farmhouse Archives – PorchDrinking.com
With a classic golden yellow tone, ALULU Brewery and Pub’s Aldona seems unassuming at first glance. A low head and the slightly transparent body leads a drinker to believe that the farmhouse ale may be simple, but the pint is …
Craft beer as a whole has gone through a shit storm over the last few months. Literally and figuratively. And the in-fighting hasn’t stopped. But at the Funk Collective: A Gathering of Independent Breweries, no amount of storminess could keep the masses away.
The fried chicken at Post Brewing is hands down the best in the state of Colorado. Actually, it could damn well be the best fried chicken I’ve ever had. I’d do unspeakable things to get my hands on those crispy pieces of perfectly spiced chicken flesh.
Oh, also, turns out the beer at Post Brewing is really freaking good, too.
Every other month, PorchDrinking.com will tackle a style profile and, this month, the subject involves Saisons. Our motivation involves educating beer drinkers so they can more accurately identify beers and calibrate their senses accordingly. Beer can be a complex topic but worry not because PorchDrinking is here to show you the ropes – like an older brother or sister, only with less abuse and more information.
I don’t mean to be dramatic, but I think they’ve named this beer wrong. With a name like, “Drama Queen”, you’d expect this 8.3% barrel-aged saison to be too boozy, quick to fly off the handle with overly pronounced flavors. No, she is far too balanced to be called a drama queen.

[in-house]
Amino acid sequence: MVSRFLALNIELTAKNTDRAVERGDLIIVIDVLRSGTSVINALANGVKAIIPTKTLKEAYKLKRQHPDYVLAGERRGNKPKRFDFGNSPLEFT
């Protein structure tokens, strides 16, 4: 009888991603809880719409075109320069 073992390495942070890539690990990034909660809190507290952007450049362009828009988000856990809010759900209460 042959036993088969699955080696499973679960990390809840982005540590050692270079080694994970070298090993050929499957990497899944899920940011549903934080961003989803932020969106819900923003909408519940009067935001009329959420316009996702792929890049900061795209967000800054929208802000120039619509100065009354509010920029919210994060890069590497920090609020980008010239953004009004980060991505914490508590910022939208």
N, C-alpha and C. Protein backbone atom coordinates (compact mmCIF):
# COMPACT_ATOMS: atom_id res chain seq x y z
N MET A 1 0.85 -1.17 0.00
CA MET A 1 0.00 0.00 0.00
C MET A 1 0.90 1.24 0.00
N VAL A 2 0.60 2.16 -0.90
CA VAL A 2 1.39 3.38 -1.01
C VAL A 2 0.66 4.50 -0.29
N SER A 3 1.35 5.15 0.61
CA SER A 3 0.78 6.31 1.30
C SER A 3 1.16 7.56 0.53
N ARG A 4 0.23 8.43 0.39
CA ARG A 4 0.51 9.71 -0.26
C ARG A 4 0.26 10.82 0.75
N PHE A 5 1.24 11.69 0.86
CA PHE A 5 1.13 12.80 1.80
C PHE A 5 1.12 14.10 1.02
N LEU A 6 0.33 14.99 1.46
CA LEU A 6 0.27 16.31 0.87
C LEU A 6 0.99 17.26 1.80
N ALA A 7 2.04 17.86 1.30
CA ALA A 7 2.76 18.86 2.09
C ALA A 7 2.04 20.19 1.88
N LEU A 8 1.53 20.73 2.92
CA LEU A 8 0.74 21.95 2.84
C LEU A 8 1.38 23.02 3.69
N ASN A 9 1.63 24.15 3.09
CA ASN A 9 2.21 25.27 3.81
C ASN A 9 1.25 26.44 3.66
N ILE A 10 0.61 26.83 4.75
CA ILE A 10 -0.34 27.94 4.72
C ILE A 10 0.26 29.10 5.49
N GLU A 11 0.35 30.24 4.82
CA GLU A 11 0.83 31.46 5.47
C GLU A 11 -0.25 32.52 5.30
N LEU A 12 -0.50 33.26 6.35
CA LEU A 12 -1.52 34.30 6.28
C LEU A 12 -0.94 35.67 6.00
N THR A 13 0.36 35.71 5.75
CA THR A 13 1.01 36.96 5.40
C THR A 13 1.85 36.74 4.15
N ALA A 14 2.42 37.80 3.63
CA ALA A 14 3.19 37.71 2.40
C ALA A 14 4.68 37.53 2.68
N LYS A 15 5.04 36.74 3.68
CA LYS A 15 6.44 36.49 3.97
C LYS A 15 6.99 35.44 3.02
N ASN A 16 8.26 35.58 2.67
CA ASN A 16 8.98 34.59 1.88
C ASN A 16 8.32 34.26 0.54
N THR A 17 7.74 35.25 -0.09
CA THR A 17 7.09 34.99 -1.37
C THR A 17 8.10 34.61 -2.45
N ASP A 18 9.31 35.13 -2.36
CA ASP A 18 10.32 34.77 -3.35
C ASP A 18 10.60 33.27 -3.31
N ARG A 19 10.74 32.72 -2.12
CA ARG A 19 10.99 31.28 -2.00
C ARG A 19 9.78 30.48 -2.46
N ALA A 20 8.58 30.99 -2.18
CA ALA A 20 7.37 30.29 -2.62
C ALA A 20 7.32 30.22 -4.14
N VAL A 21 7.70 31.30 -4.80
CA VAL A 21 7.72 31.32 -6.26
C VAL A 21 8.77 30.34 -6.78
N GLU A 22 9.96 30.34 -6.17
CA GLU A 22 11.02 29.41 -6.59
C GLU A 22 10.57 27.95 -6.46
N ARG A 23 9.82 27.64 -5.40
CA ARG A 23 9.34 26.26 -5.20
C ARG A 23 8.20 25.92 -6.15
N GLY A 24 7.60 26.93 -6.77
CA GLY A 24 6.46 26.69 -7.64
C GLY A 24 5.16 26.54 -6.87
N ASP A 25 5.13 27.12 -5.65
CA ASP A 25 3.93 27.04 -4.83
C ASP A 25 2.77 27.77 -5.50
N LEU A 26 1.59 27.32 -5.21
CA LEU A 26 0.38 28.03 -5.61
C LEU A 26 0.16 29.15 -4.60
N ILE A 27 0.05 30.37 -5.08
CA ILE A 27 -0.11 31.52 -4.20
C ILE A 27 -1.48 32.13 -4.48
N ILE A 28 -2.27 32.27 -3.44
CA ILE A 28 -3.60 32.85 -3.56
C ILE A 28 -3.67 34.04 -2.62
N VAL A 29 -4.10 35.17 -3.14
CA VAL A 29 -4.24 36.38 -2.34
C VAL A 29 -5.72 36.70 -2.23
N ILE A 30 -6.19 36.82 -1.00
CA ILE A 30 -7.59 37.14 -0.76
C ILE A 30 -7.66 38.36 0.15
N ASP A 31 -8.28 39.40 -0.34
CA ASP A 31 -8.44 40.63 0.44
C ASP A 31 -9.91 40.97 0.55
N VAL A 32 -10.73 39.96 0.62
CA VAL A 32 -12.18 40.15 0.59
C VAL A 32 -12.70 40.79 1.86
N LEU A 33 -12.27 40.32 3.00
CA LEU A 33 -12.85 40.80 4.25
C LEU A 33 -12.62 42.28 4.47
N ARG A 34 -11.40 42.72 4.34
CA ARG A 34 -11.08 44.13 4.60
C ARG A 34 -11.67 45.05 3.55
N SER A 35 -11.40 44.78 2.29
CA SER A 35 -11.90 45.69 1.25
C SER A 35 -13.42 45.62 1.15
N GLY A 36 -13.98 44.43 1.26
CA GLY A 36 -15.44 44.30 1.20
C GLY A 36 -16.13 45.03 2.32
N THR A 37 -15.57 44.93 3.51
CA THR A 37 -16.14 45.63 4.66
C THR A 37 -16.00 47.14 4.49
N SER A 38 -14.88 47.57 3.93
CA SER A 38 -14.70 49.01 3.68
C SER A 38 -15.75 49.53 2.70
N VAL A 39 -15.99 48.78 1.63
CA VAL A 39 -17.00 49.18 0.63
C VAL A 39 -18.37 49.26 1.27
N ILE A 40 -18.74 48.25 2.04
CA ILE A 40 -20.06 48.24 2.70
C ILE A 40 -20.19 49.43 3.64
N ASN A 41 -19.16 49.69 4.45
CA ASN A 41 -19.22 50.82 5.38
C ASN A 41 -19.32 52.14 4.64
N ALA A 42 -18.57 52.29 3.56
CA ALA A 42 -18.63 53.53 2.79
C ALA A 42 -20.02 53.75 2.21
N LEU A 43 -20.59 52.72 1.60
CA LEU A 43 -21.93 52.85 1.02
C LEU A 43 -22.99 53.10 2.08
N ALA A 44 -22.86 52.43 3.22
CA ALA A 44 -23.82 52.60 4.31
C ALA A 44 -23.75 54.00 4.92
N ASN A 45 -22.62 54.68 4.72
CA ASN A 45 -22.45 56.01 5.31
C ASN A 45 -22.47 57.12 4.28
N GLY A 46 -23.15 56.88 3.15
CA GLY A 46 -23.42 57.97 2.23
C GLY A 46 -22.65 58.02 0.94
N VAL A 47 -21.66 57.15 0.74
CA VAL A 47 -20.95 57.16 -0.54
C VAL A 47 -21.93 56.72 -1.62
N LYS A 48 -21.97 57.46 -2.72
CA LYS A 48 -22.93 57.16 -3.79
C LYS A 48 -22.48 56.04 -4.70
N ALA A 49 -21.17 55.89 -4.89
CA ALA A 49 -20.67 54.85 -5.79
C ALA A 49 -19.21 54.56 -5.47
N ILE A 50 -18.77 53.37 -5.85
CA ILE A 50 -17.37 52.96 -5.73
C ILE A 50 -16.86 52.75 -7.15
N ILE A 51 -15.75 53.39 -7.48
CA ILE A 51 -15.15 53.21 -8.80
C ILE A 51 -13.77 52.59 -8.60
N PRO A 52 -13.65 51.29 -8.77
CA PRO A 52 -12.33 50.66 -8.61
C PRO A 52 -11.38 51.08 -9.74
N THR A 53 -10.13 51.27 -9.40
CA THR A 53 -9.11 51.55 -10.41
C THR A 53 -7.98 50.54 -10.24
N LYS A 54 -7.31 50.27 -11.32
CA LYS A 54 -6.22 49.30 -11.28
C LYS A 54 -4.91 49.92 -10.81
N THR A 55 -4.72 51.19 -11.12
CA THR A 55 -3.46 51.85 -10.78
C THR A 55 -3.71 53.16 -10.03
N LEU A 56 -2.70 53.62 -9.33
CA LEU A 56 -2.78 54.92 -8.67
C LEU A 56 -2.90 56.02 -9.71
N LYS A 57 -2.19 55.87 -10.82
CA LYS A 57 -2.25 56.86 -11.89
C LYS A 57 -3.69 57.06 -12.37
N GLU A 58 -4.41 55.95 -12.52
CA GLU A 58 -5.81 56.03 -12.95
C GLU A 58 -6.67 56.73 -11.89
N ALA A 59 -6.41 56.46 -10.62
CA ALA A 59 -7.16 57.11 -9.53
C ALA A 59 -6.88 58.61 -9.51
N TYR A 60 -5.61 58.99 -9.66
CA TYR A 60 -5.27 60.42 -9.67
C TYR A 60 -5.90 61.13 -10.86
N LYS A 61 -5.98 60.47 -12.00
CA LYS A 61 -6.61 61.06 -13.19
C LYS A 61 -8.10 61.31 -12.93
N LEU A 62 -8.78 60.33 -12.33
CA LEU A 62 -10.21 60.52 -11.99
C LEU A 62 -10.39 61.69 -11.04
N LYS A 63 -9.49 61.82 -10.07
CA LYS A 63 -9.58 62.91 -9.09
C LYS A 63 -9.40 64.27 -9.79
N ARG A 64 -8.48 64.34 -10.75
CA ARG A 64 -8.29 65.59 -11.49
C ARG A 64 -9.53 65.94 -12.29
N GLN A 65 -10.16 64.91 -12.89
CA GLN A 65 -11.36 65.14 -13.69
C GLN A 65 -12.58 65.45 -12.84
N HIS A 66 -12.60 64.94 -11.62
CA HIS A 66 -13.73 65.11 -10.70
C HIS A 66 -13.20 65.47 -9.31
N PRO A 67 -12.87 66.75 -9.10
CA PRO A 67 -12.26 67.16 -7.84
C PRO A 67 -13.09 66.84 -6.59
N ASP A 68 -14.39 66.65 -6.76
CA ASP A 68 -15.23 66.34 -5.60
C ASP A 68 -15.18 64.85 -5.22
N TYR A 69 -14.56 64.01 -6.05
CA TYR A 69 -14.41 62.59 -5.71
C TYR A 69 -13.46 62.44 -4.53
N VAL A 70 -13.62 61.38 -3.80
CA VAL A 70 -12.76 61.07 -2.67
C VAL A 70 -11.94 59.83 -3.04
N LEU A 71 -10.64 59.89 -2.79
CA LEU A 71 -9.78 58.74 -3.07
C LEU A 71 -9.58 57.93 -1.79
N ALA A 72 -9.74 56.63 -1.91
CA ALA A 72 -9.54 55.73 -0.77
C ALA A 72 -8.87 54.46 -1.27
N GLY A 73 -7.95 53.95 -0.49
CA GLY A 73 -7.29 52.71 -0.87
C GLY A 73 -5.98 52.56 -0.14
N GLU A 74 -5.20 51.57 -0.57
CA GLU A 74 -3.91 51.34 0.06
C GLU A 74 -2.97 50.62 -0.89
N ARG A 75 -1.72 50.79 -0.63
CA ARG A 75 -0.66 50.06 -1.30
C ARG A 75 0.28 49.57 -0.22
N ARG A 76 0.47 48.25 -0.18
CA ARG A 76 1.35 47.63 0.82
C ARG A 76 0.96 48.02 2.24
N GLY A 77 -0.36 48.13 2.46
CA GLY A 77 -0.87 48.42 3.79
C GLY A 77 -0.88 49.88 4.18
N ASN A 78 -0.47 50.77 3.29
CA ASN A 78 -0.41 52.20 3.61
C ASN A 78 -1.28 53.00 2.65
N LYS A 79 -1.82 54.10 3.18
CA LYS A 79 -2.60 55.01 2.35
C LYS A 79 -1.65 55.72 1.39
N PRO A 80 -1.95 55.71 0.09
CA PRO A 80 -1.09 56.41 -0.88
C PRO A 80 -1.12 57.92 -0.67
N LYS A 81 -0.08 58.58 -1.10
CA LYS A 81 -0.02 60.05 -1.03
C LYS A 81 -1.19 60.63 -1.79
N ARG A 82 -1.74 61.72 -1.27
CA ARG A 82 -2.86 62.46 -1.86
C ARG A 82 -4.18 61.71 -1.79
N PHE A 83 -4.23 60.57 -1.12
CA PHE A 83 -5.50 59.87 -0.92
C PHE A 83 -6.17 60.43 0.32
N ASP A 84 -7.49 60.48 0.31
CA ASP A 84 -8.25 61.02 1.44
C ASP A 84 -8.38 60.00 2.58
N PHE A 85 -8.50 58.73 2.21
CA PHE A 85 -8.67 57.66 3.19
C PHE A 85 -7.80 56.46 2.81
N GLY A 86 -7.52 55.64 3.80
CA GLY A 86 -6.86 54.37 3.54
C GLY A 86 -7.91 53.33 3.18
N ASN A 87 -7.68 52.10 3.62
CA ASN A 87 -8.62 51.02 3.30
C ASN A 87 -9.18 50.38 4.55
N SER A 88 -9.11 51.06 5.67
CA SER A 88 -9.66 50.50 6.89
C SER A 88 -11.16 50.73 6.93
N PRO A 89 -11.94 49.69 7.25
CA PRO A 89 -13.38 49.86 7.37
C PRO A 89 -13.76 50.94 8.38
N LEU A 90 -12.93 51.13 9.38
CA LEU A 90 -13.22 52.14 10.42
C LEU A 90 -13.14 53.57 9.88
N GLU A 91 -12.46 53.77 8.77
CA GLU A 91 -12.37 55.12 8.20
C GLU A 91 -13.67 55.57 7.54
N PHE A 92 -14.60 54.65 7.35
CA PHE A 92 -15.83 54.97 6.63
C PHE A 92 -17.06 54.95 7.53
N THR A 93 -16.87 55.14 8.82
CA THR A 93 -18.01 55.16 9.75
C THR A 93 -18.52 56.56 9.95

It’s been hotter than Hansel in Los Angeles the past few weeks and when the temperatures rise, I start moseying into the sour/saison realm for refreshment. Luckily, I had a bottle of Tired Hands Brewing Company Ourison to help cool me. Straight out of Ardmore, Pennsylvania, I enjoy Tired Hands for its unfiltered yet refined farmhouse and sour ales that regularly have unusual style and ingredient combos. For instance, Woodlahands, a Flanders oud bruin with mushrooms added, is an example of the type of beer that emanates from the Tired Hands Fermentaria, and I’m all about it.
Lickinghole Creek Craft Brewery is the definitive example of farmhouse brewing on a breathtaking scale one has to see to believe. This 290-acre vibrant farmland nestled in Goochland, Virginia grows hops, fruits, barley and herbs to create a fantastic catalog of beers ranging from IPAs to Russian imperial stouts. Most Virginians love their reputation for creating barrel-aged behemoths contained in gorgeous 750 mL bottles that feature stunning label art and memorable liquid. So how fitting is it that the largest farmhouse brewery in the Commonwealth of Virginia creates the biggest beer in the state’s history?
American craft beer is like the history of the country itself. As a nation of immigrants, our brewers borrow their techniques from many different traditions, tweaking, combining and refining them into something uniquely american. Now, try imagining that we had a centuries old heritage of farmhouse brewing like Belgium. What impact would that have had on modern craft beer? Stickman Brews‘ mission is to find an answer that very question.